Also, the person could have been a non- or pre-op transsexual woman (leaving out other variants merely for brevity).

Yes, different tests are likely required for determining either private self concept or publicly acknowledged identity than those that determine physical characteristics.

Comment author: Michael_Blume 11 June 2008 08:25:41AM 2 points [-]

Caledonian: I assume he means that, for all X, if X is true, he wishes to know X. This opposed to "if the universe is made of puppies and unicorns, tell me about it, otherwise I don't want to know."

Comment author: simplicio 11 March 2010 05:46:51AM 0 points [-]

That was a brilliant story!

I liked the ring with n=1, nice touch. Beats wearing barbed wire round your underpants any day.

Comment author: Will_Newsome 19 September 2010 04:22:38AM 6 points [-]

"Edwin Thomas Jaynes,"

Dude. Thompson.

Comment author: Rixie 29 March 2013 08:08:51PM 2 points [-]

Oh my gosh but I actually am stunned speechless.

I can't even begin to express the way I feel right now, Eliezer Yudkowsky, my friend, you are in possesion of a rare and powerful gift!

Comment author: irrational 04 December 2013 09:57:29PM 1 point [-]

It only goes to show how we are all susceptible to power of stories, rather than able to examine them dispassionately, like a rationalist presumably should.

Comment author: Entraya 12 March 2014 09:51:19AM 0 points [-]

I called my math teacher over to help. We couldn't find the answer. This isn't promising, as I had hoped to summon him for help whenever I needed help to understand something above my highschool math education. I will make a quick request for what steps of math i should follow to have a better chance of wrapping my mind around this probability stuff, since part of my exam test seriously has 'there are four playing cards, one is red, what is the probability of randomly picking red' or something like that.

Regardless of such concerns; I'm pretty sure the 'I don't care, I just want to know' part of it is simply curiosity, and doesn't mean that Brennan would in any way accept silly theologies as truth, even should he be curious as to what they were teaching. I find myself plenty curious about Buddhist teachings, but in the same way I am curious about the way magic works in the TypeMoon worlds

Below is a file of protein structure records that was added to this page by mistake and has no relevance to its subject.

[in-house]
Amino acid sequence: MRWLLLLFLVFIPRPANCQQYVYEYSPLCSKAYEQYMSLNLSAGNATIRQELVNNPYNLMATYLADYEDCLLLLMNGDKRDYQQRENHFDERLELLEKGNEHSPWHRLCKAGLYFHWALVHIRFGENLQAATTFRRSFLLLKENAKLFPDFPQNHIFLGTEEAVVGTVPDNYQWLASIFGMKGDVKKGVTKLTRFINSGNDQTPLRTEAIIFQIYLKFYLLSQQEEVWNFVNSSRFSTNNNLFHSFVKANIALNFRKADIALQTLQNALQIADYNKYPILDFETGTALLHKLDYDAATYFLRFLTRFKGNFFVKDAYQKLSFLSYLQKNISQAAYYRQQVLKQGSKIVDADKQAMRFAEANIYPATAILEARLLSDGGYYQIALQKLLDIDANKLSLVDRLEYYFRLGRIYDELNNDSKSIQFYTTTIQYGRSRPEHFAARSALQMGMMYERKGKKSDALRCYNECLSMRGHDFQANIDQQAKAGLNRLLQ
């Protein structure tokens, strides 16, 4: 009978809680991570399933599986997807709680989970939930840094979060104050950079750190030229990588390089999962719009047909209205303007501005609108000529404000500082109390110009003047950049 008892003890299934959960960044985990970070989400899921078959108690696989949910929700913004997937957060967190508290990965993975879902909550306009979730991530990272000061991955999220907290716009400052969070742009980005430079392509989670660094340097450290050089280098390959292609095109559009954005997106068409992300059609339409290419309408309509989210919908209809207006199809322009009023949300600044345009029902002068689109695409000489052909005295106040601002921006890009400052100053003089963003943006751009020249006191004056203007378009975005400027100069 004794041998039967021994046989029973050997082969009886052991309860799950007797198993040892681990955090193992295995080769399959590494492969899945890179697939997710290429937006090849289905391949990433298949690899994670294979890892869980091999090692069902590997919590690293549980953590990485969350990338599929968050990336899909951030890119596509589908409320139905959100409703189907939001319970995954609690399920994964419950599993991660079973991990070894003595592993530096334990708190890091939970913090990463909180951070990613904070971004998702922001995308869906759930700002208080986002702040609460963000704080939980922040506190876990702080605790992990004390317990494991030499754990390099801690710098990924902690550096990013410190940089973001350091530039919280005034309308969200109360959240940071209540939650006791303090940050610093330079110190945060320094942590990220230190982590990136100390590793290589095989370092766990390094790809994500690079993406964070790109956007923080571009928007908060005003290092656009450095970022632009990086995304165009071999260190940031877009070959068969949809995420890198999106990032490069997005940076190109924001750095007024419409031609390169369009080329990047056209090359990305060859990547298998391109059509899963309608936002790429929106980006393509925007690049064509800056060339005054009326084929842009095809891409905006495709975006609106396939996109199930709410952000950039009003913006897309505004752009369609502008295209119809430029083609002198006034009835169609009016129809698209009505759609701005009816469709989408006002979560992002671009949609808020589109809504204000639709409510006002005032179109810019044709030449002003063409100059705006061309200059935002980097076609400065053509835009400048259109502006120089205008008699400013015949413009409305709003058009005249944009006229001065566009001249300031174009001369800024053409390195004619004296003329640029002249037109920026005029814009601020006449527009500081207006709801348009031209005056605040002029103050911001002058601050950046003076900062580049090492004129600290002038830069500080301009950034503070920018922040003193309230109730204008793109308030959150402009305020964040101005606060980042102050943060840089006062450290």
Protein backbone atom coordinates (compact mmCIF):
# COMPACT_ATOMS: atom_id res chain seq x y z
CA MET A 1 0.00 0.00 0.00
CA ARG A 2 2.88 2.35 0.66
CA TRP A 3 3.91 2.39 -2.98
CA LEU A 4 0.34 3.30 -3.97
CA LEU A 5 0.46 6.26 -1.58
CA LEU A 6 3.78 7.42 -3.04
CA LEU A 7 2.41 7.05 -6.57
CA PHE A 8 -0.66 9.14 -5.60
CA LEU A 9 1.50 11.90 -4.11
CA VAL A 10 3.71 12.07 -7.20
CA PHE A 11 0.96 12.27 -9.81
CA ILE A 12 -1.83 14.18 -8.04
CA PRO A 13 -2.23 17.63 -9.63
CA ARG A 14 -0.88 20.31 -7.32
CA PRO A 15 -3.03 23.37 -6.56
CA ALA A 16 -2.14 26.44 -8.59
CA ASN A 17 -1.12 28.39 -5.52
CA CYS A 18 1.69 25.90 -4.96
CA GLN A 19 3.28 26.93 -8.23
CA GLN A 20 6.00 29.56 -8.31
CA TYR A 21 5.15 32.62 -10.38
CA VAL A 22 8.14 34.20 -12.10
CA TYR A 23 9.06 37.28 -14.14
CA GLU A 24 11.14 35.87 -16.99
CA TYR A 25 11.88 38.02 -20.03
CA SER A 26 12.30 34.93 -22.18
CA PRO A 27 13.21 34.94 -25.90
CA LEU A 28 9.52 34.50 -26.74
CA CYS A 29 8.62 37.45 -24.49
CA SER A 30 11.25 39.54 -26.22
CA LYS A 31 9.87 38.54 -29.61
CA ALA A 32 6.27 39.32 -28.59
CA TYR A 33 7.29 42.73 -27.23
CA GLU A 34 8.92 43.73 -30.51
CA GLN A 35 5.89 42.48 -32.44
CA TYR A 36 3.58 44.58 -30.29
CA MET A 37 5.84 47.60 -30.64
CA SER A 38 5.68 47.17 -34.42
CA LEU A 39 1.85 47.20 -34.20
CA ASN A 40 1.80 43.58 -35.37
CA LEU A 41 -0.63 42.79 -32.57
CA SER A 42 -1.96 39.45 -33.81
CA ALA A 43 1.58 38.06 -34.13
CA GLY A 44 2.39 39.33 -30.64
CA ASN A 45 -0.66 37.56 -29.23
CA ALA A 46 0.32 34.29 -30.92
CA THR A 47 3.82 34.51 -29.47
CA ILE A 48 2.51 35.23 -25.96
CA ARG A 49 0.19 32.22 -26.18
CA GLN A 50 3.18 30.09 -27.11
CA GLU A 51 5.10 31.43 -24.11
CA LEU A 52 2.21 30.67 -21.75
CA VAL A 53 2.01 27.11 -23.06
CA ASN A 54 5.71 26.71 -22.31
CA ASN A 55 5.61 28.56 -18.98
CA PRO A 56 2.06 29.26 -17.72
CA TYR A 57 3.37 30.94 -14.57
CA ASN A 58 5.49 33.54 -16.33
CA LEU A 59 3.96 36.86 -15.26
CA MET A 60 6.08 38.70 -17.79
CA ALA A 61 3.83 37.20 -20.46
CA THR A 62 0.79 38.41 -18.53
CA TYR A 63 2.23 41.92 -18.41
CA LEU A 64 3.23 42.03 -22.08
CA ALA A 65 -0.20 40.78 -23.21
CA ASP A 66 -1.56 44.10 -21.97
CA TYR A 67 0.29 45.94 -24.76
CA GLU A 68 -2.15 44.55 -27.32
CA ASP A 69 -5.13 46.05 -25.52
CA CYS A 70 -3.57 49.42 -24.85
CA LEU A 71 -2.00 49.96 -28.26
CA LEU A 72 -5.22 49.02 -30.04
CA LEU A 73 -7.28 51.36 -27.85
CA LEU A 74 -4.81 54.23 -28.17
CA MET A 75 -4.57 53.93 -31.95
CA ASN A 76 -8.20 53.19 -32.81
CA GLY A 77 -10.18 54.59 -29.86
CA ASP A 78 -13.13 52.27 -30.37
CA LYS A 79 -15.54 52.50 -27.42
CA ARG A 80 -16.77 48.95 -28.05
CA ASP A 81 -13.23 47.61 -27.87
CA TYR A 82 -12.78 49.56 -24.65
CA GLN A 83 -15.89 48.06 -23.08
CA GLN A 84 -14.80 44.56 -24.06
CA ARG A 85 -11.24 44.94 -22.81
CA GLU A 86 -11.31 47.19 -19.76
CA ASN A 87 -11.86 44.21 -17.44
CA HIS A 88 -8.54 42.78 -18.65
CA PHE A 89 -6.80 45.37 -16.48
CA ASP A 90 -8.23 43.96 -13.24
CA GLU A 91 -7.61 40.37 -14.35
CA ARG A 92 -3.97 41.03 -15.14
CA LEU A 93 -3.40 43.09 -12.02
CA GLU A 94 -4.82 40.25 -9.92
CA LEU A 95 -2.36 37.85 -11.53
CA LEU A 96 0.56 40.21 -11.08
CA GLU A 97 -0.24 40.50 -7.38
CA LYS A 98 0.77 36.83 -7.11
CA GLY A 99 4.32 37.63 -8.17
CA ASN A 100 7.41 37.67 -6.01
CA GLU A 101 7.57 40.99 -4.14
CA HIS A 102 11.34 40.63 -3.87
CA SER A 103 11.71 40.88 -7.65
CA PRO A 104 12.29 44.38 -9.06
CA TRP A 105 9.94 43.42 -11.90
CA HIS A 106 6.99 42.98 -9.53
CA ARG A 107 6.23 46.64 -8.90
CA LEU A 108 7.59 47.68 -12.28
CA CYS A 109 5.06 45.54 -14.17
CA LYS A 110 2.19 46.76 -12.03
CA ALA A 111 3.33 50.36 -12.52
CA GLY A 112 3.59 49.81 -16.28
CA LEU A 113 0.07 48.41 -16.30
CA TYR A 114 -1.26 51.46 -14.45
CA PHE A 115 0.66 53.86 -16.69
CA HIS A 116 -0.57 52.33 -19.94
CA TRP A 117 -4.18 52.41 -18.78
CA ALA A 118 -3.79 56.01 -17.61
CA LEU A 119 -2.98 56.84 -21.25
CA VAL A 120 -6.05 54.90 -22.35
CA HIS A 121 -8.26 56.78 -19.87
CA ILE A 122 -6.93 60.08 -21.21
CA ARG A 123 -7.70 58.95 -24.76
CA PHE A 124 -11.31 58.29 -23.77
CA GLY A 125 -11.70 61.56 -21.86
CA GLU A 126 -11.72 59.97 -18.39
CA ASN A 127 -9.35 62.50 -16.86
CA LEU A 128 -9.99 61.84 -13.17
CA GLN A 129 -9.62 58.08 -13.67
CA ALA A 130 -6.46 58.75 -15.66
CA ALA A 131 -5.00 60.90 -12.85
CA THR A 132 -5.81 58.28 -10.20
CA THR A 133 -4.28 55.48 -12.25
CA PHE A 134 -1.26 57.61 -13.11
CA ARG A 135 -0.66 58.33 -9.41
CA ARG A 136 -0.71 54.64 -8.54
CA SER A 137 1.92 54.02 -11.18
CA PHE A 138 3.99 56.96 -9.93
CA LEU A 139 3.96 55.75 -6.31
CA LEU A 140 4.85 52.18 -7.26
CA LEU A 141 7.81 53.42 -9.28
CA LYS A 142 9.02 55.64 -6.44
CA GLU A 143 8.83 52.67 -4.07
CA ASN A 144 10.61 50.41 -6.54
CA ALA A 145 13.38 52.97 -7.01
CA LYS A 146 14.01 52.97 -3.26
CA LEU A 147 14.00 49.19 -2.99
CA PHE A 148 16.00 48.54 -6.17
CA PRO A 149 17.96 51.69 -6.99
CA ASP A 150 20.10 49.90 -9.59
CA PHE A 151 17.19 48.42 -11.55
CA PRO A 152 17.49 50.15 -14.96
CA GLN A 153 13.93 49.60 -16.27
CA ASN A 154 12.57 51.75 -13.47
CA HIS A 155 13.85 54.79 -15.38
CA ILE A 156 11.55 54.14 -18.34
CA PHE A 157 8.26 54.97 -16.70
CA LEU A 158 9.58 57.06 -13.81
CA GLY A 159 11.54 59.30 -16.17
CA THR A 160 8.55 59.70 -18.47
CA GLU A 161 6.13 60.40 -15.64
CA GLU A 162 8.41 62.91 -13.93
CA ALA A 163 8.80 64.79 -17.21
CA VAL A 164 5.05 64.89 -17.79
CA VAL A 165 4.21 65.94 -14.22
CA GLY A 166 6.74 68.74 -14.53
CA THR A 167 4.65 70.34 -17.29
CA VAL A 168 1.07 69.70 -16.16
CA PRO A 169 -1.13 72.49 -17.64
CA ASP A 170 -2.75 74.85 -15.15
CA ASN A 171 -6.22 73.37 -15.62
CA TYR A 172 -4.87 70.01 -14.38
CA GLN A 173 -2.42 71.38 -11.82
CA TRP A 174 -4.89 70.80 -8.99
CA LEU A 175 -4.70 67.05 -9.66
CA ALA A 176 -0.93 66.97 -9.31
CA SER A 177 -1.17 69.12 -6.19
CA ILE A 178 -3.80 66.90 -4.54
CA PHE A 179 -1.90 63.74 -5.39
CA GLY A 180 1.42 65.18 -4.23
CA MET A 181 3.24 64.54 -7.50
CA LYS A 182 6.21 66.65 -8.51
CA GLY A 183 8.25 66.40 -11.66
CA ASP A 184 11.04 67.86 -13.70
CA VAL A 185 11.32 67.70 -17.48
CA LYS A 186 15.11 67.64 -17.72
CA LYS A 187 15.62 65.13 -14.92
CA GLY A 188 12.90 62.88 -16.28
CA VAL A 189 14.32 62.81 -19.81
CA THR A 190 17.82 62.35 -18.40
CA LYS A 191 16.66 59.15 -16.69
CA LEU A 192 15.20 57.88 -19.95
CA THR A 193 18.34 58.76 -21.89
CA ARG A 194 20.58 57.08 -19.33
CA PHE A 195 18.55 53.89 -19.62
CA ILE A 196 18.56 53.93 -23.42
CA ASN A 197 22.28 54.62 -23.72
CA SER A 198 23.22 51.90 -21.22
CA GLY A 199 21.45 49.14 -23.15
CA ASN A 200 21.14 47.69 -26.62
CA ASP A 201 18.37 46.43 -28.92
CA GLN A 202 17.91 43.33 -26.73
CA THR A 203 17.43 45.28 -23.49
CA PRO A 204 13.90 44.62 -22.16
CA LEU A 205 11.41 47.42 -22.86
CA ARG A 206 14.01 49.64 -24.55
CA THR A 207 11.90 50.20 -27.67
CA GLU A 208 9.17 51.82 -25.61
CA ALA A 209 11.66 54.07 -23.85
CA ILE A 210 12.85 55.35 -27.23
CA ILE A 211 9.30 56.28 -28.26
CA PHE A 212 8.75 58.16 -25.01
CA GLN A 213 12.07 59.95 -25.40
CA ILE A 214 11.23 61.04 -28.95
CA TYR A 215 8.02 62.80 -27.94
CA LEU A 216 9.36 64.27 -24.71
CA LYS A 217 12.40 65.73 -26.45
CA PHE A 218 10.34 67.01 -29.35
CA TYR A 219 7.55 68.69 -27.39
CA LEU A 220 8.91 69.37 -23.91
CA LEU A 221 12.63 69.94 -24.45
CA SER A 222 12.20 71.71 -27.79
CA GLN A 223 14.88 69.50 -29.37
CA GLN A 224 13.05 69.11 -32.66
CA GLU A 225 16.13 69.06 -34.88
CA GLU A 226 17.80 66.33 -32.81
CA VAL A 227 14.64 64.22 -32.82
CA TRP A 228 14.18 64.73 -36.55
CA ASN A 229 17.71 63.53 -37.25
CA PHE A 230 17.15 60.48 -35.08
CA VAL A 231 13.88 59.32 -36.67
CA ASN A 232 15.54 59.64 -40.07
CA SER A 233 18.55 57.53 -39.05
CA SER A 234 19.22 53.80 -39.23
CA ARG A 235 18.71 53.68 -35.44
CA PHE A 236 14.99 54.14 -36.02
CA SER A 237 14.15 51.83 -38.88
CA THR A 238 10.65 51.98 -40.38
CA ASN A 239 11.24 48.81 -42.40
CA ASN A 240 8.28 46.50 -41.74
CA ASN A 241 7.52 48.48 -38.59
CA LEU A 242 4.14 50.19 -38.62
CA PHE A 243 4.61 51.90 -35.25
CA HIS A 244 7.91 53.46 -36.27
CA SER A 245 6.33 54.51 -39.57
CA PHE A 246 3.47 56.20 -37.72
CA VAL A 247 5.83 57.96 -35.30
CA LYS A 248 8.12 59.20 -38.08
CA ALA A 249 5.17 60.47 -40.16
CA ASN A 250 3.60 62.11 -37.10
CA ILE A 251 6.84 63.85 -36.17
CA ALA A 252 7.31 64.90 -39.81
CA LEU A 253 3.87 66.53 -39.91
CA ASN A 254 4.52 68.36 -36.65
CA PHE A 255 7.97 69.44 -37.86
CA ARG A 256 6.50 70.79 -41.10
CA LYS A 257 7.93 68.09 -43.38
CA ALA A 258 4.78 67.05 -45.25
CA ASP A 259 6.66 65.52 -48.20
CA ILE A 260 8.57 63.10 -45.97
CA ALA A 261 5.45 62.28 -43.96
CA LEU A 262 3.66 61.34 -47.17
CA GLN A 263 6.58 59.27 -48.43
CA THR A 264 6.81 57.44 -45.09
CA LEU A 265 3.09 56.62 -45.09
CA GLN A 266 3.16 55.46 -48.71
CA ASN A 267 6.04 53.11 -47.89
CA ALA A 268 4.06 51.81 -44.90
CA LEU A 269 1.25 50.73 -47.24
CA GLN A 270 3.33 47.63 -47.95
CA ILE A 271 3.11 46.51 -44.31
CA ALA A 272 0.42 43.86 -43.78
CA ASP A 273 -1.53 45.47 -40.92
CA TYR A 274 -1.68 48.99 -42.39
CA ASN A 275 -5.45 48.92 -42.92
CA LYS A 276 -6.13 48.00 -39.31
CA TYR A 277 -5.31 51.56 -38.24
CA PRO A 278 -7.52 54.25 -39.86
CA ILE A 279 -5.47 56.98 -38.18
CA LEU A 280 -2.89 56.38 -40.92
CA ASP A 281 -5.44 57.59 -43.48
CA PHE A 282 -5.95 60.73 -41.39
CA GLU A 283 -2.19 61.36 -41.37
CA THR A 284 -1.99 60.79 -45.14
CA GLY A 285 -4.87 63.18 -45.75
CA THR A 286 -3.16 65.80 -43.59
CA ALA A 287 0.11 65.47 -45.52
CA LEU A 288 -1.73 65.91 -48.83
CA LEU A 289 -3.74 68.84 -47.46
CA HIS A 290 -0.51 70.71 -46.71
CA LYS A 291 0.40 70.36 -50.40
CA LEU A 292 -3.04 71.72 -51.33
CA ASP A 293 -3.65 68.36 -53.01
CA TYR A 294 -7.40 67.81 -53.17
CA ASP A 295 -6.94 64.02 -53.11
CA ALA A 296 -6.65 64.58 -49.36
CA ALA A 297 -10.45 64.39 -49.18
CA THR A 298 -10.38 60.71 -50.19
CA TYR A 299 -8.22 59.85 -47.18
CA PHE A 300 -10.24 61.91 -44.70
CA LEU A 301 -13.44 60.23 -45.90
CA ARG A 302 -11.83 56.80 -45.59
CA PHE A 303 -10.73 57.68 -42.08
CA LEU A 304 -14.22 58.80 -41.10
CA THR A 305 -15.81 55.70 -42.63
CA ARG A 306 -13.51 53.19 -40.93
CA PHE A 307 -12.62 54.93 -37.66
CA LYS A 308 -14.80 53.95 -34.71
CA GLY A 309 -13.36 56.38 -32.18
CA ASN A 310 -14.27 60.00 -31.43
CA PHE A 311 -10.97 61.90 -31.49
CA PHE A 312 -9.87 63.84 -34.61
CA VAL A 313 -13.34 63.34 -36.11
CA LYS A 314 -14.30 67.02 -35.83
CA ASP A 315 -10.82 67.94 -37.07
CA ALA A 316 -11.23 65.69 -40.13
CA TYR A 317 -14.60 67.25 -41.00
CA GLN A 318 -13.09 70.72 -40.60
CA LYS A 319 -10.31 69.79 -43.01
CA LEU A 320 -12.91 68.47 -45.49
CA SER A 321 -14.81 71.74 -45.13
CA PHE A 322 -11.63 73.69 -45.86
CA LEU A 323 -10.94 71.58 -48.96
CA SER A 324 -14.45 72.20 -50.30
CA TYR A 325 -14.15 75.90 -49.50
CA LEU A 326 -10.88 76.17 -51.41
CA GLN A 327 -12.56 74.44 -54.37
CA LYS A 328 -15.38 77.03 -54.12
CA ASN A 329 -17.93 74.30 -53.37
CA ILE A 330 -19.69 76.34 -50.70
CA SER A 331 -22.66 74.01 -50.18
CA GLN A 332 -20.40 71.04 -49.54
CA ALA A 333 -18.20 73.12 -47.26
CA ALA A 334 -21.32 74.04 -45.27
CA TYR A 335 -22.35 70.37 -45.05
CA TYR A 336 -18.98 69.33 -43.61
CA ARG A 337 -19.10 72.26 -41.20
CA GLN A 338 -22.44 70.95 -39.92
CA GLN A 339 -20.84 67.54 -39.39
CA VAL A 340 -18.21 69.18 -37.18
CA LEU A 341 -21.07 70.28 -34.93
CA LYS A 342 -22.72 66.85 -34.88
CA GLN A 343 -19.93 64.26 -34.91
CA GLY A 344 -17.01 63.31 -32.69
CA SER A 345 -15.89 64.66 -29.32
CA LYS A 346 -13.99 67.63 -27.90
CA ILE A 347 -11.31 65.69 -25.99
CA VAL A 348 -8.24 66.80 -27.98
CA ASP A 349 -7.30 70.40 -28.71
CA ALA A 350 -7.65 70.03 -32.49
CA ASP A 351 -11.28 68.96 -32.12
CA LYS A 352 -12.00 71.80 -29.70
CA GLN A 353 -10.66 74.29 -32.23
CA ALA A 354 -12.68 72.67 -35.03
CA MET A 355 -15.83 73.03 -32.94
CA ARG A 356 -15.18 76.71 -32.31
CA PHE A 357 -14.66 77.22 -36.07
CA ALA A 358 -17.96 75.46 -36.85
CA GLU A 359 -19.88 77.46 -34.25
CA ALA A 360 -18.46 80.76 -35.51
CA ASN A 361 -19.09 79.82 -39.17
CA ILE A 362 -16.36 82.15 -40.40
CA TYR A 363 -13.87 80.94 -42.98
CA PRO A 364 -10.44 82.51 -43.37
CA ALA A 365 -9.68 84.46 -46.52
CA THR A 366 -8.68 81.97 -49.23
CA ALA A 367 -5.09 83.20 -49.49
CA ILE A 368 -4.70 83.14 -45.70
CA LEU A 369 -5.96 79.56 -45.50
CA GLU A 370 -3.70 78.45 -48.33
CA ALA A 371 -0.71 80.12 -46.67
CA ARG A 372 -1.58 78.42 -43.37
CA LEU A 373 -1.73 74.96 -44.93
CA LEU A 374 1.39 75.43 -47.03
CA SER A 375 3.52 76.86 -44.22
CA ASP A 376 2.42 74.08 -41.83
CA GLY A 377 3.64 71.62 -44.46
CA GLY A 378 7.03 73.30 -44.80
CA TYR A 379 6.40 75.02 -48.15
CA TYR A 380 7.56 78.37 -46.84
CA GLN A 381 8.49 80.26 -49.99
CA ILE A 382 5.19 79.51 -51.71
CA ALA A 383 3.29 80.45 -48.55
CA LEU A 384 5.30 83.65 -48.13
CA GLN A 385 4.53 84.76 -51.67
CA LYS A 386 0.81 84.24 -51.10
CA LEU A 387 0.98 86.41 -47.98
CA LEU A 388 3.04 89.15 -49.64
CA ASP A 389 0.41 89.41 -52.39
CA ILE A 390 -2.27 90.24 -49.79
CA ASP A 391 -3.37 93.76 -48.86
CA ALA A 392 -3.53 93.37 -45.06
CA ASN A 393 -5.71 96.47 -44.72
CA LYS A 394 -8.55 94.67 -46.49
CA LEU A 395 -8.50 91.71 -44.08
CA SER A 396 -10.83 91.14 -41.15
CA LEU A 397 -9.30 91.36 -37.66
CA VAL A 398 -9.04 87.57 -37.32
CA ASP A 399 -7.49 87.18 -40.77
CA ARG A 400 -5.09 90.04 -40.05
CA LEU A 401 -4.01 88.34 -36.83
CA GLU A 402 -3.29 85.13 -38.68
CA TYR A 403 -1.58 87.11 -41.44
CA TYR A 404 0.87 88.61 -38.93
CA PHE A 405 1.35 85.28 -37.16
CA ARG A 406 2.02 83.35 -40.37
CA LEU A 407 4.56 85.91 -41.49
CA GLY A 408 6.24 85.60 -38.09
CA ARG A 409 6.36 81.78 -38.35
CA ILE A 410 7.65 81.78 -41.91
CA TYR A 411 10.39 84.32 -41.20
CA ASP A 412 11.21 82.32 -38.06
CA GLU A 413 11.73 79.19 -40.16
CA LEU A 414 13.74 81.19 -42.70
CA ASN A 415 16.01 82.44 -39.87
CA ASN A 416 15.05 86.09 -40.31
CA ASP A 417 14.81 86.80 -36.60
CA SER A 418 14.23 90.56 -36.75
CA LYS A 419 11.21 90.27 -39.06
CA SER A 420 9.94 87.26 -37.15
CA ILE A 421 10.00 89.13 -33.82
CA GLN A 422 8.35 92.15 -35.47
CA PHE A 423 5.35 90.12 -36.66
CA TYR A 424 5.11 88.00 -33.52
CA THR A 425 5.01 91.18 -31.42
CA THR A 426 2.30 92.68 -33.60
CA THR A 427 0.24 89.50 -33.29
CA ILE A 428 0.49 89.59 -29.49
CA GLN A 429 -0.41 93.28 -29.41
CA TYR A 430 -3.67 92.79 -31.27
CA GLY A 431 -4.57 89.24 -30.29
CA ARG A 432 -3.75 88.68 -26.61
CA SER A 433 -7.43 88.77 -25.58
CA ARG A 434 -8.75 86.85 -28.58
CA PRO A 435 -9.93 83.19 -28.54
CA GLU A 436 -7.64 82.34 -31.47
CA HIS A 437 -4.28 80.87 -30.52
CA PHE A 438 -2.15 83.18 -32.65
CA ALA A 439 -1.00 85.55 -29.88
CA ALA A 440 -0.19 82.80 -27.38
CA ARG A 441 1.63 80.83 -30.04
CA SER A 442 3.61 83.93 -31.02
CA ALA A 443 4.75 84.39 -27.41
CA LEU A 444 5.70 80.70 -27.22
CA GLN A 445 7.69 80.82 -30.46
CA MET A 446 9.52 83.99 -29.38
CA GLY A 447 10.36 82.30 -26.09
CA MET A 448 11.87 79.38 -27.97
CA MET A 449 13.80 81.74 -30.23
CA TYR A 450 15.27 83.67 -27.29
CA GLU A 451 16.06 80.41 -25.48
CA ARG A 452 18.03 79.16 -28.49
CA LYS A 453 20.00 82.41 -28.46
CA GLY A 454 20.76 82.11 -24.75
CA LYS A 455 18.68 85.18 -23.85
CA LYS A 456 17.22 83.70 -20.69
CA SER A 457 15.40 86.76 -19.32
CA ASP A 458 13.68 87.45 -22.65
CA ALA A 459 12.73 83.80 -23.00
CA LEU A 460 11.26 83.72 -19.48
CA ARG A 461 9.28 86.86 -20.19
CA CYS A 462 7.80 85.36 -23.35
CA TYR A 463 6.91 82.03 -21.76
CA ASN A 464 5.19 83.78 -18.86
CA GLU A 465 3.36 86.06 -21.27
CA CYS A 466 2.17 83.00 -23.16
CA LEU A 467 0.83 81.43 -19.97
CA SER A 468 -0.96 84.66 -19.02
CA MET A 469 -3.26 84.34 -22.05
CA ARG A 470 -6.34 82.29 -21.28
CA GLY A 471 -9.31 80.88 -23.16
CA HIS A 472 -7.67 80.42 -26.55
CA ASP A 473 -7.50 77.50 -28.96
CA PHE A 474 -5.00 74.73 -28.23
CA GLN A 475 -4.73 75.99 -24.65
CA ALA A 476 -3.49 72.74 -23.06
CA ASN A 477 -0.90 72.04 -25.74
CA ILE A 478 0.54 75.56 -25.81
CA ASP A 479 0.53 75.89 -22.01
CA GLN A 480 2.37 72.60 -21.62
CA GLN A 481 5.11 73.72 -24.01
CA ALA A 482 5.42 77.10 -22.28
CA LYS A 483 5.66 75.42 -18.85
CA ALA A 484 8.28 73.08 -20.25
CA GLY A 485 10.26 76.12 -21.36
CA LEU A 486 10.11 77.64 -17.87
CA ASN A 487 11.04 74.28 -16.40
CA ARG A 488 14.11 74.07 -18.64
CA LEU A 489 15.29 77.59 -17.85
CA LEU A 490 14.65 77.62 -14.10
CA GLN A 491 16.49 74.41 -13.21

Comment author: Diadem 04 September 2014 08:35:13PM 5 points [-]

I know this is a very old story, but I have some thoughts on it I wanted to share.

Let me first share an experience that I think everybody who has ever seriously studied math (or any complicated subject) has had. You're working on a difficult math problem, say a complicated differential equation. You are certain your method is correct, but still your answer is wrong. You've checked your work, you've double checked it, you've checked it again. Your calculation seems flawless.. Finally, in desperation, you ask a friend for help. Your friend takes one glance at your work, smiles, and says: "Four times five does not equal twelve"... Oh. Yeah. Right. Good point.

We all make mistakes. Even very skilled people sometimes make elementary mistakes. Brennan in the story is doing a calculation that is very trivial for him, but it is still possible. Even if he can't see a flaw, can't even imagine a flaw, that doesn't mean the odds are zero.

Yes, they are certainly very small. Brennan is saying "The odds of me making a mistake are very small, so I am confident I am correct". But this is the Bayesian Conspiracy, not the Frequentist Conspiracy. Brennan should be asking: "Given that someone has clearly made a mistake, what are the odds of me having made it, instead of every other person in the Conspiracy. The answer is obvious.

Thus, Brennan fails as a Bayesian, and should not be accepted into the Conspiracy.

And I am not merely making a pedantic point here. This is a very important point for the real world as well. Yes, standing up to peer pressure is important, but only when it is rational. Global warning deniers also think they are standing up to peer pressure. Creationists also think they are standing up to peer pressure. And often for the exact same reason that Brennan is doing so, in this story. They thought about the issue themselves, they may even know a thing or two about it, and they really can not see any flaw in their logic, so they stick with it, convinced the odds of them having made a mistake are very small, forgetting about the huge prior.